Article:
Dr Christopher Partlett
Assistant Professor of Medical Statistics and Clinical Trials
University of Nottingham
There is good empirical evidence of the benefit of blinding participants, clinicians, and outcome assessors in clinical trials to reduce the risk of bias and to improve the trust and credibility of the results. However, it is not clear if blinding of other members of the trial team, such as statisticians, also reduces the risk of bias.
Existing guidelines recommend blinding the trial statisticians before the end of the trial, but do not consider the trial-specific risk of blinding or not blinding the statistician. The goal of this study was to identify and provide evidence for a risk-proportionate strategy for blinding statisticians in clinical trials.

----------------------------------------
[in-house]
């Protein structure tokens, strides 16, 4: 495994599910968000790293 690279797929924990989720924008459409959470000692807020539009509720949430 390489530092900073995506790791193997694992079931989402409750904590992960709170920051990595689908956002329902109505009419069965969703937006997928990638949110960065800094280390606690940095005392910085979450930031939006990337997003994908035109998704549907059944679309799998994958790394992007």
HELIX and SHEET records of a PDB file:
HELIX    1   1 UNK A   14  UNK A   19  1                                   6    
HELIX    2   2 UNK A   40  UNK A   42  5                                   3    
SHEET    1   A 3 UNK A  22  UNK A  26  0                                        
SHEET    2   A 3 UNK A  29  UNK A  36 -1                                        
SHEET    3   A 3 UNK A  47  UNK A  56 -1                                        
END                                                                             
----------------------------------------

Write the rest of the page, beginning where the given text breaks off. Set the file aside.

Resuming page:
The study was comprised of three main parts:
- A qualitative study to determine the views and opinions of key stakeholders
- A quantitative study to assess the impact of blinding on trial outcomes/results
- Combining the results of qualitative and quantitative study along with a stakeholder meeting to produce guidance for clinical trials units
Posters and presentations
Posters presented at ICTMC 2022:
A webinar delivered as part of the Health Research Board – Trial Methodology Research Network seminar series on the methodology and findings of the BOTS project is available here.
Iflaifel, M., Partlett, C., Bell, J. et al. Blinding of study statisticians in clinical trials: a qualitative study in UK clinical trials units. Trials 23, 535 (2022). https://doi.org/10.1186/s13063-022-06481-9
Iflaifel, M., Sprange, K., Bell, J. et al. Developing guidance for a risk-proportionate approach to blinding statisticians within clinical trials: a mixed methods study. Trials 24, 71 (2023). https://doi.org/10.1186/s13063-022-06992-5
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